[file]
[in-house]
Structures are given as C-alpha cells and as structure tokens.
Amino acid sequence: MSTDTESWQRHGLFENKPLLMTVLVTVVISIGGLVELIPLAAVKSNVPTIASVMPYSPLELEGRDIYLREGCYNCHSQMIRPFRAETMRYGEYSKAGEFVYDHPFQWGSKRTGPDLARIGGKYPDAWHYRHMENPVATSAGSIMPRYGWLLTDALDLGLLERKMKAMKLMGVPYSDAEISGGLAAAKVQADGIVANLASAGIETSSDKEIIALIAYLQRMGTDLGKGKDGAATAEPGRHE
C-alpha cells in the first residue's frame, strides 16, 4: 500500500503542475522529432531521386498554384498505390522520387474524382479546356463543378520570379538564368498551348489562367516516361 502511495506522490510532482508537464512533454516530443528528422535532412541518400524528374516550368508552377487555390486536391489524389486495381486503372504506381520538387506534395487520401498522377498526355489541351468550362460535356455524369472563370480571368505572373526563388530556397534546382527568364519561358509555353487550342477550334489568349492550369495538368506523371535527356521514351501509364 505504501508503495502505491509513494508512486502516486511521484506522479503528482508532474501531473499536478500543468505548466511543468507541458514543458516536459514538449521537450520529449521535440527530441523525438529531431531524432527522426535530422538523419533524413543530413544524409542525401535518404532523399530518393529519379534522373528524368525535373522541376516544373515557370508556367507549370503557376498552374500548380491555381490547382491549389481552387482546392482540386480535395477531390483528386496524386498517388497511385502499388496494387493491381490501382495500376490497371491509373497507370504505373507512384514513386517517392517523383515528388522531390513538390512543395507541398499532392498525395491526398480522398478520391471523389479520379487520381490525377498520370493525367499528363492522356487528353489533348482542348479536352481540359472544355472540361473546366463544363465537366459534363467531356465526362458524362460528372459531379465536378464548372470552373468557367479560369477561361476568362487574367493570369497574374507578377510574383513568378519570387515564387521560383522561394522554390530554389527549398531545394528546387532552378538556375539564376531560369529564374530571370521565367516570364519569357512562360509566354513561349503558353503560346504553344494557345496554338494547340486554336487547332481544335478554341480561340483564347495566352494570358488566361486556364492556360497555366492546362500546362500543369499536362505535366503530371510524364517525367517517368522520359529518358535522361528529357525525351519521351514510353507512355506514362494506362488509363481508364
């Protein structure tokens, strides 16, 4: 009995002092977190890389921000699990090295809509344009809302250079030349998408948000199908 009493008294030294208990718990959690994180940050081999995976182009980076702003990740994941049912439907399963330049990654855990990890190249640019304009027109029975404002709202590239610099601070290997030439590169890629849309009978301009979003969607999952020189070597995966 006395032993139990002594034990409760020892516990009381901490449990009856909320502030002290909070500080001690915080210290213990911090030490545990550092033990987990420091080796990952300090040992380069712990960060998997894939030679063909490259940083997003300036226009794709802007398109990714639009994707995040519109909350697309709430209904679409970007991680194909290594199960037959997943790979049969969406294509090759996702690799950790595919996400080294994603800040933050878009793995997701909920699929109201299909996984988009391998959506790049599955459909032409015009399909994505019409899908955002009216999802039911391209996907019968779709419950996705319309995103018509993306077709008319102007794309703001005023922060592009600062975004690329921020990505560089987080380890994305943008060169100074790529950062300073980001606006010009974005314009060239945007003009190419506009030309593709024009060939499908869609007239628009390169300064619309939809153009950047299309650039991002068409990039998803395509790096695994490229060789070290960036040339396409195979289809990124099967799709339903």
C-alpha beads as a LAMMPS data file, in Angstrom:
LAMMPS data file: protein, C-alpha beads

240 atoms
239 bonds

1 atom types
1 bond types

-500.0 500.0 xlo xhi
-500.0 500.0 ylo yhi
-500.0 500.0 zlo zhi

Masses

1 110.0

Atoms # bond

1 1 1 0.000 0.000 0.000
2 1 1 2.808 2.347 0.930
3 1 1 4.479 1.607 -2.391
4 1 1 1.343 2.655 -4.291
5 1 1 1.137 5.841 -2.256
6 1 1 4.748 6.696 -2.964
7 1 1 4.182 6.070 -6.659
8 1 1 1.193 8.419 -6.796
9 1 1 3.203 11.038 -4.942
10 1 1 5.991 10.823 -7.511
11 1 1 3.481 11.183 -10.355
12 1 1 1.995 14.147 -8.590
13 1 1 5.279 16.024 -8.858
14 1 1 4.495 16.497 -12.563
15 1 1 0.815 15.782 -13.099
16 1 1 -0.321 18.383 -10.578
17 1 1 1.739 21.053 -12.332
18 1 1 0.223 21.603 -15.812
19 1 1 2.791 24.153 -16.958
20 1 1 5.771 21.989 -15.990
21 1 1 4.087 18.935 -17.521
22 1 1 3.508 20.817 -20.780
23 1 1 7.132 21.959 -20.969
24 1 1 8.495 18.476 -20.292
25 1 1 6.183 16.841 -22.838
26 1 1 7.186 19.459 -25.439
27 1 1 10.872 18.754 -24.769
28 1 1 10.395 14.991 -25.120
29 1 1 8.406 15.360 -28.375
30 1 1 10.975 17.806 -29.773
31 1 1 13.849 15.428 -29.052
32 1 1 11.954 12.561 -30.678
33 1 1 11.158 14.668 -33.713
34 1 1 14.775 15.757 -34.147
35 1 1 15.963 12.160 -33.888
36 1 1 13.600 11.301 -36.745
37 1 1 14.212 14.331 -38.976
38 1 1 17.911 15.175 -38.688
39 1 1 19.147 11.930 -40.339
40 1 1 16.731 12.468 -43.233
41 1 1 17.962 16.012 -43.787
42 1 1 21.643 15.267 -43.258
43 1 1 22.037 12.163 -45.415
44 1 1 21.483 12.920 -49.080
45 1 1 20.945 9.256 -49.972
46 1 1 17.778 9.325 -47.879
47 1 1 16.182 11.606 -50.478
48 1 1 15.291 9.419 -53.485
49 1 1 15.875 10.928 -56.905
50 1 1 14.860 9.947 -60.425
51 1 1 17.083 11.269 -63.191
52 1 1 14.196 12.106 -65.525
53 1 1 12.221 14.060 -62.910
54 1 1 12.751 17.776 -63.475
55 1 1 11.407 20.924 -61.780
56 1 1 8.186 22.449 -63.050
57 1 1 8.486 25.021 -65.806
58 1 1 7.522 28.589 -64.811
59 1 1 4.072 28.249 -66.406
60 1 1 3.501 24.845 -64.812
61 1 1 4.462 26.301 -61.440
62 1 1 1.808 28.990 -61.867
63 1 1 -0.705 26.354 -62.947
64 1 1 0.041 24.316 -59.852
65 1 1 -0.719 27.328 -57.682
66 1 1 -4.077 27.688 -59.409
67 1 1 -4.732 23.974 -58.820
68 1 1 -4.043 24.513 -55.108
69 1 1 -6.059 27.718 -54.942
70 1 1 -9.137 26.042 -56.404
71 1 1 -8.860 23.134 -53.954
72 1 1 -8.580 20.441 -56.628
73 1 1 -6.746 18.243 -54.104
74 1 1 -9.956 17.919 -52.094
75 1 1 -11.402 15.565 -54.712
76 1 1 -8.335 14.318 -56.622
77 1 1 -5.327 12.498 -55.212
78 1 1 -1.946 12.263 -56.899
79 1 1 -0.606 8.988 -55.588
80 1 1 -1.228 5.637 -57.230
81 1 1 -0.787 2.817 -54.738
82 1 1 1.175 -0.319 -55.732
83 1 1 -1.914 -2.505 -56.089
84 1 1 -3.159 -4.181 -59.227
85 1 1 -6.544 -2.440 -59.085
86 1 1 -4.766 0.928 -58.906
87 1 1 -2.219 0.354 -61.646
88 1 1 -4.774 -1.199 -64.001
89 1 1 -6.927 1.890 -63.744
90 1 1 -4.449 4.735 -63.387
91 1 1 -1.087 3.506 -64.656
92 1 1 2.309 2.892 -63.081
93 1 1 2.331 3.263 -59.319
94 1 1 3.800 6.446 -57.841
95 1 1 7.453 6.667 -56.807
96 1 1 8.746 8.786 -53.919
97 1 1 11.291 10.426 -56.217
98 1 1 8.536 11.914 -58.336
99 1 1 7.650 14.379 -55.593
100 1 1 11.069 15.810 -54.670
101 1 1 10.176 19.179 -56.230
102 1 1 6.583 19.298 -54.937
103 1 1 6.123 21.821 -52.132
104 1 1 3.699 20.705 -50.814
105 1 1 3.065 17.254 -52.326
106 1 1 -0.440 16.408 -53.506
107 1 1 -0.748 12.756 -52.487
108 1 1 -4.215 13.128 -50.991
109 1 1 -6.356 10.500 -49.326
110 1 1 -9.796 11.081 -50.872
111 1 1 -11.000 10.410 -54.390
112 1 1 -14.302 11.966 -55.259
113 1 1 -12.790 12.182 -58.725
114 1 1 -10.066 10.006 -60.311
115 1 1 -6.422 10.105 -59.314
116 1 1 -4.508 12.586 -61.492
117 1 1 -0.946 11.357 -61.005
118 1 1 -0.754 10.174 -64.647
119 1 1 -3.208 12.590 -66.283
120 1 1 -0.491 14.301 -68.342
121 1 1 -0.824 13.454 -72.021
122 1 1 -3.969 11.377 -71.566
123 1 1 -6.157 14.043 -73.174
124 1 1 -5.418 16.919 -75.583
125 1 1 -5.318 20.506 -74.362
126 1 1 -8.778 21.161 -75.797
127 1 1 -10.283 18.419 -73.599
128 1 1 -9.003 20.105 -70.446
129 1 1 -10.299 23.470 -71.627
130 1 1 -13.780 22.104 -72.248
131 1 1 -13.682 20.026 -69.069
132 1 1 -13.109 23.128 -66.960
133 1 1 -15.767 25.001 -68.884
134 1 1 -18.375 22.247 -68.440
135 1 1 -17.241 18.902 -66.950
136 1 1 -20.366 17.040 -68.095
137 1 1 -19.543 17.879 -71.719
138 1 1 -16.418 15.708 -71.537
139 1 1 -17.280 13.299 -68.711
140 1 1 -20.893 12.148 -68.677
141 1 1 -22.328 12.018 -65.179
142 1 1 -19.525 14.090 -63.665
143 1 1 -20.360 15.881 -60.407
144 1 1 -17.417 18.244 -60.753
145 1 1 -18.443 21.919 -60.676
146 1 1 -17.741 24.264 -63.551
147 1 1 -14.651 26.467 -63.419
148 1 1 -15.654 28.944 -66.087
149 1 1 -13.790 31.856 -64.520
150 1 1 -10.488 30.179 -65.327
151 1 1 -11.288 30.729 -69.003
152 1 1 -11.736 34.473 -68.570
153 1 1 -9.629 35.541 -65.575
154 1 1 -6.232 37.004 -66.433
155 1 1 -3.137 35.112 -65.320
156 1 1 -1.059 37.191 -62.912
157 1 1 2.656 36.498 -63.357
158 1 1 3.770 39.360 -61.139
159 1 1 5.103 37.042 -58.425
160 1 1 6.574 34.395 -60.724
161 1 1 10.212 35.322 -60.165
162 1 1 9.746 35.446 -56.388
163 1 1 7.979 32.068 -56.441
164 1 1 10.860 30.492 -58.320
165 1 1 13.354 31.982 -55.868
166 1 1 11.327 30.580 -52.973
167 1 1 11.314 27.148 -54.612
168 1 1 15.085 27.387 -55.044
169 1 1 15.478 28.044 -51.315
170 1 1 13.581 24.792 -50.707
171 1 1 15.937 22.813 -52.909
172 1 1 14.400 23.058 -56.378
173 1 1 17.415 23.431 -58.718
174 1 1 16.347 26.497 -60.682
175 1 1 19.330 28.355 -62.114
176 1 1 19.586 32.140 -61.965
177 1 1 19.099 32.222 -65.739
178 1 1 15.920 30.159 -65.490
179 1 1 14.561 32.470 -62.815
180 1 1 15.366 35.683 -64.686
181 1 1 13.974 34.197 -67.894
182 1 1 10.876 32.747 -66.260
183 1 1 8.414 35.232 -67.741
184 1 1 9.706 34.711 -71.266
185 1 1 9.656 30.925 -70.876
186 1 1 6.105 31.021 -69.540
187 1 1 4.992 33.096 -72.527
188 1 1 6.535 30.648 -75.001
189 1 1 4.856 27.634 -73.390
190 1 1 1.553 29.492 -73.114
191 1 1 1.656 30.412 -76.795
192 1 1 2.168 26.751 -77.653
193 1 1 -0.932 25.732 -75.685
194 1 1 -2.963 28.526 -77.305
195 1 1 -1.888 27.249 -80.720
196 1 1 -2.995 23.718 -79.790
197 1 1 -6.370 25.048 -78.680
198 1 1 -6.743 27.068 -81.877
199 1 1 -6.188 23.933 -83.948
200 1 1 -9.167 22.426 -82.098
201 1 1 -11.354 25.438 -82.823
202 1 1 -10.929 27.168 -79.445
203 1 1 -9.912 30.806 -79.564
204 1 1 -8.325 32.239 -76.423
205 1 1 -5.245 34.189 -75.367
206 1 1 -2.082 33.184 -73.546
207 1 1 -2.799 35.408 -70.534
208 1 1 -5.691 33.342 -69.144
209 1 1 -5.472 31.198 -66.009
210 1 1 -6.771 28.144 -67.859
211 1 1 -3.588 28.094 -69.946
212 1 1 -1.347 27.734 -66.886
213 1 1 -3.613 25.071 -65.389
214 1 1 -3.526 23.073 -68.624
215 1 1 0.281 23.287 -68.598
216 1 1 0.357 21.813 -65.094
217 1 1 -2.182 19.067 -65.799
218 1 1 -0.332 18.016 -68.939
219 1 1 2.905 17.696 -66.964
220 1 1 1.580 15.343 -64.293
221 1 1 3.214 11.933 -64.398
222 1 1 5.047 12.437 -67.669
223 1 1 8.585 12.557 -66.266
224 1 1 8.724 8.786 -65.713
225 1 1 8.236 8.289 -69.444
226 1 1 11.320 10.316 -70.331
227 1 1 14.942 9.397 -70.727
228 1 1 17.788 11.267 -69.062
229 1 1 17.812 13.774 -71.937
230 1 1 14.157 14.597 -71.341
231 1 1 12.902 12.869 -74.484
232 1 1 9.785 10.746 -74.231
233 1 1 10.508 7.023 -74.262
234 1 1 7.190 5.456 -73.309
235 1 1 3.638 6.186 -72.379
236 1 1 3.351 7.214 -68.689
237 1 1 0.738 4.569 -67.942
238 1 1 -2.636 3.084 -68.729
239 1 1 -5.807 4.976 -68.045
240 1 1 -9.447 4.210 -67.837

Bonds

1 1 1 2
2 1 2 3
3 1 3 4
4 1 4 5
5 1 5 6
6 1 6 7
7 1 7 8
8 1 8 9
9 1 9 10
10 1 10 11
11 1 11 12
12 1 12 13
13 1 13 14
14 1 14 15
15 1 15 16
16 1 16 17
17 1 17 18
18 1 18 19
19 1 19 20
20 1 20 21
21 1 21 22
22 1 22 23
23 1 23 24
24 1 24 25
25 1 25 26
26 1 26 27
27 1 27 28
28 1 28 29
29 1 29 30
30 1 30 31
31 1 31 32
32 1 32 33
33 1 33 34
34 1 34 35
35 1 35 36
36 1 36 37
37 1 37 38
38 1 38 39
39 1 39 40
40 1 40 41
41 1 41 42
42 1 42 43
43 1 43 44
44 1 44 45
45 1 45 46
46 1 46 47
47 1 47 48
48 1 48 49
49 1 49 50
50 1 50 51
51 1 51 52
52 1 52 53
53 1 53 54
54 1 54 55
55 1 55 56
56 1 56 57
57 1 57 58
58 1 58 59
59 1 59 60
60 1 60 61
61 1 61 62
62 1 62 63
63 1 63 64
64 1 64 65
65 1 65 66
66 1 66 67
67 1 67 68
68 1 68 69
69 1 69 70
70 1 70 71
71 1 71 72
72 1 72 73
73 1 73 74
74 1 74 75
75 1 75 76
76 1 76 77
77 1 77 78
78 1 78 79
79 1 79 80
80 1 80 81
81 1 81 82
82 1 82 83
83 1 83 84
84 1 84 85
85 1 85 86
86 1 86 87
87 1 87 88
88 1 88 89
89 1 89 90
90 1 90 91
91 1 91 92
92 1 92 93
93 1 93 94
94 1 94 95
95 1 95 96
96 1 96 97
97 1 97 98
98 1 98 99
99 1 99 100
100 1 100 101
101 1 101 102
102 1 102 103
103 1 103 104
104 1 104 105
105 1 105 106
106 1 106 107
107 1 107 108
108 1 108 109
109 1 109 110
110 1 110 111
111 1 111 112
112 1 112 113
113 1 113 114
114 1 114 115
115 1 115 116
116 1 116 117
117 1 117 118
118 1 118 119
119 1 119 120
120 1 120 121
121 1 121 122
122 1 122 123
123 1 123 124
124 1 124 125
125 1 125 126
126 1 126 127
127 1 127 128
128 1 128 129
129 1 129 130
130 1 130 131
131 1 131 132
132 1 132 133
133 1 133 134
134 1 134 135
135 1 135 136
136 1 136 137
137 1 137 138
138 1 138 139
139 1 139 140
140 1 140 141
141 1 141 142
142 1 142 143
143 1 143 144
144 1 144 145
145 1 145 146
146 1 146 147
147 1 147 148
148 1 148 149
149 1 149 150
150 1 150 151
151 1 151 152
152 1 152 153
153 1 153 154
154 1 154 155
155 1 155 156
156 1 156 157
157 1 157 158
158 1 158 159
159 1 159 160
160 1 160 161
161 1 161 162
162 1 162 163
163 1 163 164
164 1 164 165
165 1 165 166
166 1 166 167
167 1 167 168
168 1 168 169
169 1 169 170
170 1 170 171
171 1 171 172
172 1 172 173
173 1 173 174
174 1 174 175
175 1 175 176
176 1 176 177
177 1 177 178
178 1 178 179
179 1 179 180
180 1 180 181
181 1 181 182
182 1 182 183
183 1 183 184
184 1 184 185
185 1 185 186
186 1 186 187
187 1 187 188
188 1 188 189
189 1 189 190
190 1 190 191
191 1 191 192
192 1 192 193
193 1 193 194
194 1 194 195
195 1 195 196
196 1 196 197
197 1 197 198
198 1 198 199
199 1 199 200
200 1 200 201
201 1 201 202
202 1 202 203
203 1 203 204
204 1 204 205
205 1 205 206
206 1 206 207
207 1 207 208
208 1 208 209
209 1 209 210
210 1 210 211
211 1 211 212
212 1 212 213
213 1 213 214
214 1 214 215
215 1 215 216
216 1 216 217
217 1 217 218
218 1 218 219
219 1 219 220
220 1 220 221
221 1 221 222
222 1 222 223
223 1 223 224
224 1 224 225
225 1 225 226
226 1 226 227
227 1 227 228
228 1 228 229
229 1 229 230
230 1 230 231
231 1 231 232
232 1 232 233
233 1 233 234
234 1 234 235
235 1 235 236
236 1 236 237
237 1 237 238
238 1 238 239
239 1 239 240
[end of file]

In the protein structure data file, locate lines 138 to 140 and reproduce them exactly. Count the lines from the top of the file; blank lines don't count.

121 1 1 -0.824 13.454 -72.021
122 1 1 -3.969 11.377 -71.566
123 1 1 -6.157 14.043 -73.174